Brian Vaassen and Mike Hutjens recommend welcoming the New Year with a thorough checkup of this year’s corn silage.
“Quality is optimized if the crop remains in storage for three to four months. Fermentation’s complete, the kernels are softer and more digestible and some moisture’s been reabsorbed,” says Vaassen, a dairy nutritionist and sales manager for Vita Plus, Madison, WI. “Plus, the holidays are over, most of the book work is done and it’s a good time to reflect on what worked and what didn’t.”
“Once you start feeding the corn silage, it’s too late to make big changes – other than some ration revisions,” says Hutjens, University of Illinois Extension dairy specialist. “But it’s never too late to evaluate what you’ve already done and to begin making plans for the next season.”
They suggest taking several samples for analysis. “If each structure – a bag, pile, bunker or upright silo – houses a different hybrid, samples should be taken from each one, but many producers are putting all of their corn silage in one big unit,” says Vaassen.
The samples should fall within the following parameters:
• Chemical analysis: starch, greater than 30%; NDF, under 42%; NDFd, greater than 55%; ADF, less than 26%; and dry matter, 30-35%.
• Kernel processing: All kernels should be damaged and the cobs should be pea-sized or smaller.
• Particle length: After a sample is shaken in a Penn State Forage Particle Separator, 10-15% should remain in the top box, more than 40% in the second box, and less than 40% on the bottom. If the separator has four boxes, 8-15% should remain on top, more than 40% in the second box and more than 25% in the third box with less than 10% on the bottom.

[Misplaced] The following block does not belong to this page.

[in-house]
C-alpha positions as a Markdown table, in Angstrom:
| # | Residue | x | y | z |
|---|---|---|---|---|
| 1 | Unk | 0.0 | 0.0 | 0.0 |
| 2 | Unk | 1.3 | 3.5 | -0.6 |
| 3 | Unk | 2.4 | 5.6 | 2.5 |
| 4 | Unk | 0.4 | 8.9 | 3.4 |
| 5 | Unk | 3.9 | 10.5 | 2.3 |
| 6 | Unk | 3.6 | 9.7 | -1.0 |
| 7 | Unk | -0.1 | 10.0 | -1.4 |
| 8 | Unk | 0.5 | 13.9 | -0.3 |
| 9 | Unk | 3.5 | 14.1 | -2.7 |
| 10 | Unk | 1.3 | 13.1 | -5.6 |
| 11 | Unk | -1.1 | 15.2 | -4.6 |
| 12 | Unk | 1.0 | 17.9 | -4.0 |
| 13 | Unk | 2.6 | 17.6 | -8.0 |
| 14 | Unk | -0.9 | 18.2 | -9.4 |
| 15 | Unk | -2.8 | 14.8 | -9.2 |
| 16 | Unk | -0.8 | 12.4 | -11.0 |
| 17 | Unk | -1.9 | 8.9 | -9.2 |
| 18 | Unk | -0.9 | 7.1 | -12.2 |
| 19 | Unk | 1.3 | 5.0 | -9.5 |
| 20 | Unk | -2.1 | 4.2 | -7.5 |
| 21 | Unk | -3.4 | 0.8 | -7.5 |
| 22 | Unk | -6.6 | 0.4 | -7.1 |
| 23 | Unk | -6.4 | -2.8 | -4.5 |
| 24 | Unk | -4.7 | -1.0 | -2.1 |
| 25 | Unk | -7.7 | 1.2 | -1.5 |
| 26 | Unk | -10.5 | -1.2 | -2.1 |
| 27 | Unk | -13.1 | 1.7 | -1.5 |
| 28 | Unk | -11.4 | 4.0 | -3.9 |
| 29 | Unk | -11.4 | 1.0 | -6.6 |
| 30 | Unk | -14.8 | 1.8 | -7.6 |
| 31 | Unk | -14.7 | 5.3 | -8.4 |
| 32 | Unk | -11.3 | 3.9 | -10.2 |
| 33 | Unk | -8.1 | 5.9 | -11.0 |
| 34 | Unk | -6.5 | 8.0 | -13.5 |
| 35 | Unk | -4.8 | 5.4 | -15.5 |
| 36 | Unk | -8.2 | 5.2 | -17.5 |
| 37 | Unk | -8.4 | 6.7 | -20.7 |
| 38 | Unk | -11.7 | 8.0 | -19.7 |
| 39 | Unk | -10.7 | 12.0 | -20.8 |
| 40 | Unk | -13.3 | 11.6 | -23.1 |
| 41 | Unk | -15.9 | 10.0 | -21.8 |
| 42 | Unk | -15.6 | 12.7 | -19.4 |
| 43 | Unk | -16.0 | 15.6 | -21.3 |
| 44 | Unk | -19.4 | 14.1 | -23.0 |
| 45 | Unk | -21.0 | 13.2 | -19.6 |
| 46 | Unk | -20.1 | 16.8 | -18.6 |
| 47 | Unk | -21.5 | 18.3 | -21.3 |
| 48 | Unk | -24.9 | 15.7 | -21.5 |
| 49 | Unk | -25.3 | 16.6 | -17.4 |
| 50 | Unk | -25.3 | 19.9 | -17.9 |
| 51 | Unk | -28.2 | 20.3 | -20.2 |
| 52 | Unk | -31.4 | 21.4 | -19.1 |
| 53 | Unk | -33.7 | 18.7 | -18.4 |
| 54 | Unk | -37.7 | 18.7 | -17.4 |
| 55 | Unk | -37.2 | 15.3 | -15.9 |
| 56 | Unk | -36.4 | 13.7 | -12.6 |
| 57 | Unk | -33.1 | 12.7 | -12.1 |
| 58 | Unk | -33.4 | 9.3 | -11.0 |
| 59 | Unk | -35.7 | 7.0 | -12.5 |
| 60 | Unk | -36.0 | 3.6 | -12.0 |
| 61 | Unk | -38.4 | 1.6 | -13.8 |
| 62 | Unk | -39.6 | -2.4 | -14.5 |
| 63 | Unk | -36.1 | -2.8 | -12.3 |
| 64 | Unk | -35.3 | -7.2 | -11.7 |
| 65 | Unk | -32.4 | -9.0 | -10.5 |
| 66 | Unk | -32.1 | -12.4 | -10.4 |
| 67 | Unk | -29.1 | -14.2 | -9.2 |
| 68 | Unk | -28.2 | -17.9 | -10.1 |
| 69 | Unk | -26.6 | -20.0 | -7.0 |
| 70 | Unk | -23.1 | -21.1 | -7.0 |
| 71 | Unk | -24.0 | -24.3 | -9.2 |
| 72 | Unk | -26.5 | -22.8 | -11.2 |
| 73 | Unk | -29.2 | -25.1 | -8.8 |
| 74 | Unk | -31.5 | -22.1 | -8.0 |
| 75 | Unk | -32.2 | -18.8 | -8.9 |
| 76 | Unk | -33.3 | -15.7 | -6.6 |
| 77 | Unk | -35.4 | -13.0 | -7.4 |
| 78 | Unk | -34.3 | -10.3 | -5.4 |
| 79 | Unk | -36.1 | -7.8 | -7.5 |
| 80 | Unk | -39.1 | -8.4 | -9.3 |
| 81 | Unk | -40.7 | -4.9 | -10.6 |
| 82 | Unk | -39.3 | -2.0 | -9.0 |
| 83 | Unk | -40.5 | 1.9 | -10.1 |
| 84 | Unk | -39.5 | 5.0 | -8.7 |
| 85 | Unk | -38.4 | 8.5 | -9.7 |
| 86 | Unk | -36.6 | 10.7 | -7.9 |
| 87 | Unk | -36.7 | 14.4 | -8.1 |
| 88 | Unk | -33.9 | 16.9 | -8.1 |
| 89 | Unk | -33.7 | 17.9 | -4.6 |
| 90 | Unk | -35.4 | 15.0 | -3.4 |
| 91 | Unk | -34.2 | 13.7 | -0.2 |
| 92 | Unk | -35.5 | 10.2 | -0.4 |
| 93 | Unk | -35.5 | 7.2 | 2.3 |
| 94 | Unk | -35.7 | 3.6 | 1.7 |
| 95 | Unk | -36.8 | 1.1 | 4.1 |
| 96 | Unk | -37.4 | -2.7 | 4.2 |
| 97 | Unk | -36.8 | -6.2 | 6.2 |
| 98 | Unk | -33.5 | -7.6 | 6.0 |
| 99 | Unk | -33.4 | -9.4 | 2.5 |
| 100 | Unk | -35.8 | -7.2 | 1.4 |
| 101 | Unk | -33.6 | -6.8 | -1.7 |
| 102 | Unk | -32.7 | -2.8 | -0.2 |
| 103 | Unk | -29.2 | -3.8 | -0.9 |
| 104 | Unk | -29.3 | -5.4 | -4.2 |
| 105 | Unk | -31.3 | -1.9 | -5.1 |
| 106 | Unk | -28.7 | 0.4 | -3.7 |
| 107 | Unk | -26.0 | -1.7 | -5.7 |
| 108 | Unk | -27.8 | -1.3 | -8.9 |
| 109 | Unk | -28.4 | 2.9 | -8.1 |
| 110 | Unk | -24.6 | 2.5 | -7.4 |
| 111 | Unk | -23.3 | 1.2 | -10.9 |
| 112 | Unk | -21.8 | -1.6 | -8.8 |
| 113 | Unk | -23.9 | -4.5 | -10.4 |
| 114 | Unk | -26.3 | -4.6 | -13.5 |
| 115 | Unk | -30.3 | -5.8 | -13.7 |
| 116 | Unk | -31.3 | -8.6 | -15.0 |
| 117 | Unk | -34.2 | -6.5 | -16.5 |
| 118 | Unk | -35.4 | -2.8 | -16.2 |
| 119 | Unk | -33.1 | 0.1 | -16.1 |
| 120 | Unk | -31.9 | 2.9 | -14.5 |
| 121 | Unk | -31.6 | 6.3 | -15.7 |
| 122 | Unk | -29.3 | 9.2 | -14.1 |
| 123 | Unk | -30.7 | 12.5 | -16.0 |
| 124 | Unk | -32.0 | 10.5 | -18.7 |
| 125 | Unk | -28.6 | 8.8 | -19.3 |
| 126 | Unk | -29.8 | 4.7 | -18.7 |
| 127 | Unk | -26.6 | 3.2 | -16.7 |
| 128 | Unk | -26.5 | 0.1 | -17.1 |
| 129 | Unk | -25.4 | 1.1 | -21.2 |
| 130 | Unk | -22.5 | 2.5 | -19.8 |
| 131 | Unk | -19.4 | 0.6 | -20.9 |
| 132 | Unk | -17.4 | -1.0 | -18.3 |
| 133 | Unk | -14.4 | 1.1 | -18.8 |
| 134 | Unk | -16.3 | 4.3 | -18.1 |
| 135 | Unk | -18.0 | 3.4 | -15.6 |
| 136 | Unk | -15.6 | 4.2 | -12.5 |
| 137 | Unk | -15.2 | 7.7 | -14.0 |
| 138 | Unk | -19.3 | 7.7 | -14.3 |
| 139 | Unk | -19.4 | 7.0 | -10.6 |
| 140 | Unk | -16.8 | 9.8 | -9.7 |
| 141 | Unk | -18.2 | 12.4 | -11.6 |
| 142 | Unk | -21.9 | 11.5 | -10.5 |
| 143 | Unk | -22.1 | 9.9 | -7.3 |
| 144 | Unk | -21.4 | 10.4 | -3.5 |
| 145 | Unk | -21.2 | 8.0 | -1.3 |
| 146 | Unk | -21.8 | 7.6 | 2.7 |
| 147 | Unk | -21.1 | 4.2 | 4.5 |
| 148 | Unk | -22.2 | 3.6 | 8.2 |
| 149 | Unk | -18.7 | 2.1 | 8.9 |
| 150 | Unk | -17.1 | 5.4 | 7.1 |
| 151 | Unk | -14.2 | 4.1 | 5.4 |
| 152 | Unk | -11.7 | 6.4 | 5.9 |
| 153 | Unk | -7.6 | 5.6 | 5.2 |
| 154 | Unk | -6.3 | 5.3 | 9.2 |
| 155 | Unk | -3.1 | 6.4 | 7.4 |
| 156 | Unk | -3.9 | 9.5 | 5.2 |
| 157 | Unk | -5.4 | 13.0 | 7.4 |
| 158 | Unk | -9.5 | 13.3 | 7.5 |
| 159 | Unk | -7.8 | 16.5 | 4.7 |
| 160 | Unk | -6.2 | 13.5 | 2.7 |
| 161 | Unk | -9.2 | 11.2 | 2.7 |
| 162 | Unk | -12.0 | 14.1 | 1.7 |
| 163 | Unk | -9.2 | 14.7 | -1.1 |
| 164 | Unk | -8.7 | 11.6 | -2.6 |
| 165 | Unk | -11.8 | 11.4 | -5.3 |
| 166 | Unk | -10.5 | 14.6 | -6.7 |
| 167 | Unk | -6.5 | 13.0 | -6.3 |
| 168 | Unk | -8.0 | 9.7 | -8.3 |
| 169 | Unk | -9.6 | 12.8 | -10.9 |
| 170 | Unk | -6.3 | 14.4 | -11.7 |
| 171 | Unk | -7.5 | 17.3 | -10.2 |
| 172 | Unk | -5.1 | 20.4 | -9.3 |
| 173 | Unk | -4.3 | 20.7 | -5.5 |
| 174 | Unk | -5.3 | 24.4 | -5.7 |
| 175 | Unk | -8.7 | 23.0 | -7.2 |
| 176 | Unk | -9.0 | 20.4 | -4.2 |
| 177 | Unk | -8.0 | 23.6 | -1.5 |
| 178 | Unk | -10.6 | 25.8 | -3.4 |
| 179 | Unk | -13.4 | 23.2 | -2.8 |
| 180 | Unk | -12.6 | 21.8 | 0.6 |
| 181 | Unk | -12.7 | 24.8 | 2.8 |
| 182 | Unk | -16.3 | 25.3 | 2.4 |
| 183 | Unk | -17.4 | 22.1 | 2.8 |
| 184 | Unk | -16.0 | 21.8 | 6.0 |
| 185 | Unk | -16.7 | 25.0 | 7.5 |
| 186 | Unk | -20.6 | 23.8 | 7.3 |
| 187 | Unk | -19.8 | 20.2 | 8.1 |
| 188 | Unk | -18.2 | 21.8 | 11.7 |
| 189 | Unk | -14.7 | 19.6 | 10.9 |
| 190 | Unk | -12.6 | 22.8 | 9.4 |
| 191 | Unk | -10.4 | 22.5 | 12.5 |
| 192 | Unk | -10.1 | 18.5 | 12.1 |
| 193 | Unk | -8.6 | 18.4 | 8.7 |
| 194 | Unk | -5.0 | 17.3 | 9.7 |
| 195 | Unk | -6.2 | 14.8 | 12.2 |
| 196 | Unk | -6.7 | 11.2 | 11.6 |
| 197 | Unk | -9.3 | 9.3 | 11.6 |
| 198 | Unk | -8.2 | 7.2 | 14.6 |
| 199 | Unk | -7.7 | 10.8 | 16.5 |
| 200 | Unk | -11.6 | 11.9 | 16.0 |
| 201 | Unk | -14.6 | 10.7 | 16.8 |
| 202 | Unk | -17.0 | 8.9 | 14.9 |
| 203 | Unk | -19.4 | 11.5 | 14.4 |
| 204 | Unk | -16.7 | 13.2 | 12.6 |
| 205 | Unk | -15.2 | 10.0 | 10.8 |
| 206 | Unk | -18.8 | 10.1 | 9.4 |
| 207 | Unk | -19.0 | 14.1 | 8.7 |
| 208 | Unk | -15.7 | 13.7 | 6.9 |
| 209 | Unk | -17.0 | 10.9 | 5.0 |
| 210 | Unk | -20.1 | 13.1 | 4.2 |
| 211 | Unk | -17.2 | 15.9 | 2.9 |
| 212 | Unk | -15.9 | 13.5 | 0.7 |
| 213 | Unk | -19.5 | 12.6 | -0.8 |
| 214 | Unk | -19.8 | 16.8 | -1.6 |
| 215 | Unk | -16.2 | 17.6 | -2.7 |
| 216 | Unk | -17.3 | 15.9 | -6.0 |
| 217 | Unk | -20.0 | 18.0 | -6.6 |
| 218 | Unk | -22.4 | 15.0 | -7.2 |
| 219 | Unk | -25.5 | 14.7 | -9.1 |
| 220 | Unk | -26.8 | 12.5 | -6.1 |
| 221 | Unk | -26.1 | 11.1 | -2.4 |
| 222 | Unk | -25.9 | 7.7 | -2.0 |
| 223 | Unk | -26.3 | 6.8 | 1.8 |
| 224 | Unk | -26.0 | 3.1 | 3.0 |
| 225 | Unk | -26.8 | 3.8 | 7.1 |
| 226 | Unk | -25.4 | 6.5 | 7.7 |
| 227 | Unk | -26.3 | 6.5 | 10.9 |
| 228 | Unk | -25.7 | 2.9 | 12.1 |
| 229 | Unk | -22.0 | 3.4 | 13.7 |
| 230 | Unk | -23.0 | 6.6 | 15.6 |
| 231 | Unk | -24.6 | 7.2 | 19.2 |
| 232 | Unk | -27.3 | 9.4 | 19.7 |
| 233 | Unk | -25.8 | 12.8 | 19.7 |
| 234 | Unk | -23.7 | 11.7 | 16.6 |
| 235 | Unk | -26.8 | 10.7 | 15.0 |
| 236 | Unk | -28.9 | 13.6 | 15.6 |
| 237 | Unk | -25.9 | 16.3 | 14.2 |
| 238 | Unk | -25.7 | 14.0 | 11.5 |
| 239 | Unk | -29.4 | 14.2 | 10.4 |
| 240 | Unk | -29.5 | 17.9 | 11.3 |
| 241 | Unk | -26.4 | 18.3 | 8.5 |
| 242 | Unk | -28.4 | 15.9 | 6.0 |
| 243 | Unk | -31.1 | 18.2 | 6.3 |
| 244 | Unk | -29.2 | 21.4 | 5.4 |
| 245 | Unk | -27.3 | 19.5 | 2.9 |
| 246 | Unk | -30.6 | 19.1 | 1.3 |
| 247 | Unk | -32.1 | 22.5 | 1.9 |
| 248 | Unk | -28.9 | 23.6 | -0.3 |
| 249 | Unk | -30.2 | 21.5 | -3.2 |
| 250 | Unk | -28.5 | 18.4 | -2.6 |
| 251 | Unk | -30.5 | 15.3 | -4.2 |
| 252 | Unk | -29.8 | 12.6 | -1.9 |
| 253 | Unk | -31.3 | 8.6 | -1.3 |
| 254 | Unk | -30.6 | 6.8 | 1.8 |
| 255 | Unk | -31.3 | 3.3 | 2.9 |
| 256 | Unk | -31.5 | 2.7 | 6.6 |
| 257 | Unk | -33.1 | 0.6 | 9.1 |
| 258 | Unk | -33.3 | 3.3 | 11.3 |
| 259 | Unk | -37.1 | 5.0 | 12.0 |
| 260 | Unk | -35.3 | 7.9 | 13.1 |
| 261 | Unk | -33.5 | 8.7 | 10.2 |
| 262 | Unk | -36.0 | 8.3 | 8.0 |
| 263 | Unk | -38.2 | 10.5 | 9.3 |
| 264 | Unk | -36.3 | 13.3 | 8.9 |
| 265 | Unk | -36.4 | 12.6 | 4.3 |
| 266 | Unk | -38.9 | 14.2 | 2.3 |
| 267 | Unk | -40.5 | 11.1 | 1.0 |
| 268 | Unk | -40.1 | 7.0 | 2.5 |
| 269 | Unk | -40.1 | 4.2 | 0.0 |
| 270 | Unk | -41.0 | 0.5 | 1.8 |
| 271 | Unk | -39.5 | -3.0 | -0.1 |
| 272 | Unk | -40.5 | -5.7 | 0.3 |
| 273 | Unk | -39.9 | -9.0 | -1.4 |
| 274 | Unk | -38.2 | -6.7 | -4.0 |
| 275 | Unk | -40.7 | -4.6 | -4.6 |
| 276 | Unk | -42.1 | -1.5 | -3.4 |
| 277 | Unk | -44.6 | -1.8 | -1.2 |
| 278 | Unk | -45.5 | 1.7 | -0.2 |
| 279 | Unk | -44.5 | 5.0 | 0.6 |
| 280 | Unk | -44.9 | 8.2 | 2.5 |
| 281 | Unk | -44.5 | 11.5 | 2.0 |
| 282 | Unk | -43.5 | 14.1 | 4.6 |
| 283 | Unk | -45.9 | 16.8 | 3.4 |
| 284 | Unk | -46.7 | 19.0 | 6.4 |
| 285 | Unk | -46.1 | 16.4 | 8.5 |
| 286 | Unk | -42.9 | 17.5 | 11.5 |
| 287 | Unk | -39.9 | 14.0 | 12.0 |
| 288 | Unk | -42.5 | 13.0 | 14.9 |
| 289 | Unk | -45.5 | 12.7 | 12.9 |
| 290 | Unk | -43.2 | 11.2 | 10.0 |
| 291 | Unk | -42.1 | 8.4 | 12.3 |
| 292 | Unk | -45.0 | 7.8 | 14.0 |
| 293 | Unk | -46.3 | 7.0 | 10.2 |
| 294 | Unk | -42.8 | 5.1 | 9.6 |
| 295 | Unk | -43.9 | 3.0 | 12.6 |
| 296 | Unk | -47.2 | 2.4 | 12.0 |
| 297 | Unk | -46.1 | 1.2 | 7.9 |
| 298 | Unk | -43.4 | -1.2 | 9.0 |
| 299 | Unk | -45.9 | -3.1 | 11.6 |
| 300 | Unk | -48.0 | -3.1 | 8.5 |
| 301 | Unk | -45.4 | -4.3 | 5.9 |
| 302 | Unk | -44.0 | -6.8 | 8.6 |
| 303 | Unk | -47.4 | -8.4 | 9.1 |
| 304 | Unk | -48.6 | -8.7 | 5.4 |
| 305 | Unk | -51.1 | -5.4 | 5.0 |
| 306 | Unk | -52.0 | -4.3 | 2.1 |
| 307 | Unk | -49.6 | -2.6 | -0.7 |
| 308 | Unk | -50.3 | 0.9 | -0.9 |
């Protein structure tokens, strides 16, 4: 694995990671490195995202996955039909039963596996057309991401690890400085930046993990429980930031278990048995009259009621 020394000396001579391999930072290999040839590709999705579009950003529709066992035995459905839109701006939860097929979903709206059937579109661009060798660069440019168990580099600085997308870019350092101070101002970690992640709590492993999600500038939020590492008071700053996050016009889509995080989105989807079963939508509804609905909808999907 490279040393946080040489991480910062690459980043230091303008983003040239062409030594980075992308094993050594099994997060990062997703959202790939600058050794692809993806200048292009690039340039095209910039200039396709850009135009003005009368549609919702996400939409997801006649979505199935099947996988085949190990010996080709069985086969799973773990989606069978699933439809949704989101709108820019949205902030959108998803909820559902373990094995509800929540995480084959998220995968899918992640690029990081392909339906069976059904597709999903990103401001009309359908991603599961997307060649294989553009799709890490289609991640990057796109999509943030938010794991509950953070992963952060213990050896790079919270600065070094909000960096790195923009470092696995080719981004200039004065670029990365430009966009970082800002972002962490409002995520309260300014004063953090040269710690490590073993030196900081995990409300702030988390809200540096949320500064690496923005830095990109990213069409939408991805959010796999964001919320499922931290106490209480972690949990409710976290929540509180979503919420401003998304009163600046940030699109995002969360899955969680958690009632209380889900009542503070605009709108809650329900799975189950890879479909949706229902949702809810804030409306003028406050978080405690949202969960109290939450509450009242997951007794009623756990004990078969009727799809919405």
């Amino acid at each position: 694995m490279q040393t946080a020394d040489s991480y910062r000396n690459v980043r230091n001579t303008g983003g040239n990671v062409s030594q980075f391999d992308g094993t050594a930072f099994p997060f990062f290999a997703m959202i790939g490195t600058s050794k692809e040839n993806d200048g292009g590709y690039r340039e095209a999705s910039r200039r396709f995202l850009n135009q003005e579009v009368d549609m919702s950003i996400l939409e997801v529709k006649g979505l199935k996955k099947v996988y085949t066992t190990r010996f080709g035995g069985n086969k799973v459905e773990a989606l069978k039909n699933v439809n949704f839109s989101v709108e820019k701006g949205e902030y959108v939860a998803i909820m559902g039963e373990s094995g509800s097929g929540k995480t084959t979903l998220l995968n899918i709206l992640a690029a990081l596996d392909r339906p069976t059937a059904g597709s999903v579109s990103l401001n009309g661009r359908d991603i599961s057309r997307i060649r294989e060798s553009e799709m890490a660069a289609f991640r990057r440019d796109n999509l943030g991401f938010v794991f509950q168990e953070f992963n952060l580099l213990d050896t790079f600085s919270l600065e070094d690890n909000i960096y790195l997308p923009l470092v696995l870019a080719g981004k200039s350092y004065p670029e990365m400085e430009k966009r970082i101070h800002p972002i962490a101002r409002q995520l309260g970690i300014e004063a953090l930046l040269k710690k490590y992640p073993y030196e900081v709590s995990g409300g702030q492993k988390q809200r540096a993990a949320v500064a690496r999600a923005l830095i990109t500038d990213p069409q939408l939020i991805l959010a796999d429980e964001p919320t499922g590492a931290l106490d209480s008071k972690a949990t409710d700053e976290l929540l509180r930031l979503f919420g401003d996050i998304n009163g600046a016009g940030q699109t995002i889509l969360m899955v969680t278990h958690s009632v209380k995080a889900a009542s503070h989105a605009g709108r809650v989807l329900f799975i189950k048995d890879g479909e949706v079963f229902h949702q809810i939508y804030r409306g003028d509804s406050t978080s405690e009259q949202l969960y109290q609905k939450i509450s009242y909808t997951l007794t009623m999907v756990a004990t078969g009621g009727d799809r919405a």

“But, if over two-thirds of the forage in the diet is corn silage, you’re going to need a little more length in the total diet, so 12-20% should remain on top,” says Vaassen.
• Fermentation: The pH should be less than 4, with lactic acid greater than 5% and acetic acid less than 2%. Over 70% of the total volatile fatty acids (VFA) should be lactic acid. If a Lactobacillus buchneri inoculant was applied, acetic acid could be higher.
• Packing density: 15 lbs of dry matter per cubic foot is the minimum, say the nutritionists. “I’ve seen densities in the low 20s,” says Vaassen. “The denser you can pack it, the better off you’ll be. Oxygen is an evil component of silage.”
Hutjens recommends removing 4” a day from the top of an upright concrete silo, 6-12” from a silage bag or 4-6” from the face of a pile or bunker. “I would remove another 6” to 1’ from each structure in summer,” adds Vaassen.
One final caveat: Whether you use bags, bunkers, and/or piles, walk around them once a week all year to make sure everything is structurally sound.
“If you see rodent damage, set traps, place bait and patch holes,” says Vaassen. “If tires or sandbags have slipped, put them back in place.”
See “Evaluate Haylage Before Feeding” story.